Charles Alexander Obituary, Death Cause – Tribute to Charles Alexander (Alex) Cowan who died Thursday 30th March 2023 age 84. The Society are saddened to announce the death of Alex Cowan, Vice President, Honorary Archivist and the last of the original three local historians who set up the Society in 2000. He passed away peacefully at home with his beloved wife Pat on Thursday 30th March 2023. Alex will be remembered by many local organisations, but our tribute is to his dedication to the recording of the history of Runcorn, his adopted town. Alex together with Bill Leathwood and Bert Starkey were the three Runcorn history stalwarts who founded the Society in 2000 and set out to record and archive the rich and varied heritage of Runcorn before it disappeared into the ether of time.
Promoting and furthering the activities of the Society more widely was another aim that Alex had firmly on his agenda. He was our first representative in the Cheshire Local History Association, and went on to serve on their committee and take a turn as their Chairman too. We are continuing to build on his initiative with our display table of Runcorn history on show every year at Cheshire Local History Day.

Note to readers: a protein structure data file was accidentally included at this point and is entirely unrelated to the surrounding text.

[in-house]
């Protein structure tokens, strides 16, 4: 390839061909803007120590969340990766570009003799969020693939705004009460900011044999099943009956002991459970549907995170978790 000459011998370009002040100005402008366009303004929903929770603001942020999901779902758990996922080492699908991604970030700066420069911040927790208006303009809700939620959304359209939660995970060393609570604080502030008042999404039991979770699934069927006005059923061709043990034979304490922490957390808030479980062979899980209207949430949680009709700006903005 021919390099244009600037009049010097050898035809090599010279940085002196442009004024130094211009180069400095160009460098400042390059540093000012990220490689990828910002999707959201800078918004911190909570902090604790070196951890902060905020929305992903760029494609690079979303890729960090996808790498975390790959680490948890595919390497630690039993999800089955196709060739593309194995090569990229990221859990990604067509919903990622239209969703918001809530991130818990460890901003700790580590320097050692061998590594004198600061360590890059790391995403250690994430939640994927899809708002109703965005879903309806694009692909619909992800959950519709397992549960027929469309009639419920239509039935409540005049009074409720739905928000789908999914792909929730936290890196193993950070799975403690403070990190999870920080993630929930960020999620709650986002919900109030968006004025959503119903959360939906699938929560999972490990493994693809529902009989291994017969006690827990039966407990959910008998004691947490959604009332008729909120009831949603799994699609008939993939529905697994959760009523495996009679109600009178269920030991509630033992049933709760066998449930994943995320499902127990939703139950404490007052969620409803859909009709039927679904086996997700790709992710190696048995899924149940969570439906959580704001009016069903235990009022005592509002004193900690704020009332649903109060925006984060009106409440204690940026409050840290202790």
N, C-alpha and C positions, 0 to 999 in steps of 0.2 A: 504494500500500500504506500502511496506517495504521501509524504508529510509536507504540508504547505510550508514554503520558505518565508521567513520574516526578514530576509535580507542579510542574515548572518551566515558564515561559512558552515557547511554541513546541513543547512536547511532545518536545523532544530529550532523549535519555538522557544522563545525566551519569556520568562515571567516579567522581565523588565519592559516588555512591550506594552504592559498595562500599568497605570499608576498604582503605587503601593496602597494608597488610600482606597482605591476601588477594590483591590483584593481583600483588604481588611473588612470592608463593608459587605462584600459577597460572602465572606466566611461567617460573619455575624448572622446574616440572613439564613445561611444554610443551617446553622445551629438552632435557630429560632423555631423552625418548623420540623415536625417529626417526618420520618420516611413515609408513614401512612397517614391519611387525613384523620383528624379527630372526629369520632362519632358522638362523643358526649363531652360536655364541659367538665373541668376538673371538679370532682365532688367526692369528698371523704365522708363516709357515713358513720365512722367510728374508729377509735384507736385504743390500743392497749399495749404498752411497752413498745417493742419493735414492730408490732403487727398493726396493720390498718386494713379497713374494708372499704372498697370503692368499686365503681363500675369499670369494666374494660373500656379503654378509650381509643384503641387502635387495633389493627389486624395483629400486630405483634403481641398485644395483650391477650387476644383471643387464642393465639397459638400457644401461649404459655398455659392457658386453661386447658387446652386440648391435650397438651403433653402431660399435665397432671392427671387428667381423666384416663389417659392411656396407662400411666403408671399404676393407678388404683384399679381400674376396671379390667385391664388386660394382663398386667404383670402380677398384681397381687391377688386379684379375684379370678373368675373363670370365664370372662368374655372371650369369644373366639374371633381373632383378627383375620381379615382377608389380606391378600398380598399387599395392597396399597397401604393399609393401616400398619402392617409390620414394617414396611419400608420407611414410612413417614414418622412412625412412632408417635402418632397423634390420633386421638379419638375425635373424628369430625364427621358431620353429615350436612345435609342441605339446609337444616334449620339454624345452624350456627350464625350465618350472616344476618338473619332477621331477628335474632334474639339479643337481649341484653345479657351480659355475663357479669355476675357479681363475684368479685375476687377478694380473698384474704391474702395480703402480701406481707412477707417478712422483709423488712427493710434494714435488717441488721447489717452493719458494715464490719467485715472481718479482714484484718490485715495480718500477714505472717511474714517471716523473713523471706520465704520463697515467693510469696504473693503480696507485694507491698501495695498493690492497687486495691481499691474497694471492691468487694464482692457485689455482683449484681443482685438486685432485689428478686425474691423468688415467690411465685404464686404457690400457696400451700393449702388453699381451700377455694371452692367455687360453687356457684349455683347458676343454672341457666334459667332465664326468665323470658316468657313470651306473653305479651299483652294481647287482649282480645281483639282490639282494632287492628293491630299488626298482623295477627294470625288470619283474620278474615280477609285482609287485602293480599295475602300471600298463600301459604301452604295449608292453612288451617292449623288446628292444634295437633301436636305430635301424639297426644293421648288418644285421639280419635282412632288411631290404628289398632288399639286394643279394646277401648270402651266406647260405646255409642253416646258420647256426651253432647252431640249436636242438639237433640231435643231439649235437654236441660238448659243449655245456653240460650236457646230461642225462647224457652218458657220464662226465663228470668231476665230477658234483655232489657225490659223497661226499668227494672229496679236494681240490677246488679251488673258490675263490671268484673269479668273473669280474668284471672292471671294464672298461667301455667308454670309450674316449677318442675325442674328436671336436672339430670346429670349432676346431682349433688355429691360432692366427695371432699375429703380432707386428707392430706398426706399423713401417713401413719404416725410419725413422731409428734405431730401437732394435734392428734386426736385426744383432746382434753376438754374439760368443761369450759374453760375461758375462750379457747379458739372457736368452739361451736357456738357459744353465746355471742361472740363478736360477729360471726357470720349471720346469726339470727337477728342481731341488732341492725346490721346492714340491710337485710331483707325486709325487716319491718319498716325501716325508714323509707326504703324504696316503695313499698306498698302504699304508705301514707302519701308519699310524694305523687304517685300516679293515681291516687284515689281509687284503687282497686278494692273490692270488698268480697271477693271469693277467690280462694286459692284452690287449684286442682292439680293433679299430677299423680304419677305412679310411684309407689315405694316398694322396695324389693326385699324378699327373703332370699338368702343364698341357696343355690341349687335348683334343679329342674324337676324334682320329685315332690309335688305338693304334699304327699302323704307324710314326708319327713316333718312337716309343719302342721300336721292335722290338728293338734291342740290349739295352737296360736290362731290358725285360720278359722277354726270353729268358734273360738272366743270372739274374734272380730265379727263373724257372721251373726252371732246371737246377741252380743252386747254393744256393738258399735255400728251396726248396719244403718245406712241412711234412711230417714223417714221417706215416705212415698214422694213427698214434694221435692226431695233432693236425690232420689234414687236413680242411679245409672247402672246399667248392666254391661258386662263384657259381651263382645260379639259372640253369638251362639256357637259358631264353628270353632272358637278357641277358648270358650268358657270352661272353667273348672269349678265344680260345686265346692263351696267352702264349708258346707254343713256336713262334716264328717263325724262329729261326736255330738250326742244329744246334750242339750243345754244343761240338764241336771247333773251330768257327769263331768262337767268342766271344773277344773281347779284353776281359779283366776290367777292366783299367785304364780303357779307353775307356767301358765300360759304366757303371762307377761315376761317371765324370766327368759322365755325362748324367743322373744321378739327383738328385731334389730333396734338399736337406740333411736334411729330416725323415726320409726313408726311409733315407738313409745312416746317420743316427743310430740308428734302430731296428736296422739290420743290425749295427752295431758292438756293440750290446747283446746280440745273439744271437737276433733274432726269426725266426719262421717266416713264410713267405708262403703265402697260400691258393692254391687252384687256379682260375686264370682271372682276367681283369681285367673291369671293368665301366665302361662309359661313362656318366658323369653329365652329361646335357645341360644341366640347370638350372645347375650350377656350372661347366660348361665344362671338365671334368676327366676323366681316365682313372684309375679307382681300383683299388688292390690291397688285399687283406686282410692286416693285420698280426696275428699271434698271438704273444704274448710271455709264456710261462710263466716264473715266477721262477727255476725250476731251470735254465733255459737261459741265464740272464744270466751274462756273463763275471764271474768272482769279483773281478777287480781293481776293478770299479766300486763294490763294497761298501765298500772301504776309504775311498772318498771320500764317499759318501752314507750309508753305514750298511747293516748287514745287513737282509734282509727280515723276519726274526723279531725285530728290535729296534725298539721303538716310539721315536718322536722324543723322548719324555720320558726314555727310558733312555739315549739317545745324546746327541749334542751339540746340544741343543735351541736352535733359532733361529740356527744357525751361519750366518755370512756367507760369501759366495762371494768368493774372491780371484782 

As the first Archivist of the Society, Alex served 22 years collecting and collating myriad individual snippets of history to form the extensive archive the Society has today. Unknown to many people Alex invested his own time into a second personal archive based on research articles, newspaper cuttings and records of individual events, buildings, industries associated with Runcorn. This fascinating and yet unseen archive he has generously donated to the Society.
When the Halton Heritage Partnership was first formed, Alex was there as our representative from the beginning, and a decade later we now have a fast growing working relationship with its partners, contributing to many joint projects, and making some really good friends along the way. Alex spent countless hours on research and encouraged others to do the same, if only to record the history of their families and the Runcorn industries with which they were associated. He turned his research into a permanent record with articles in the Society’s journals Runcova Volume 1 and 2, and the publishing of six local history books including the seminal record of all the Public Houses in Runcorn and the surrounding locality. Alex’s legacy lives on in: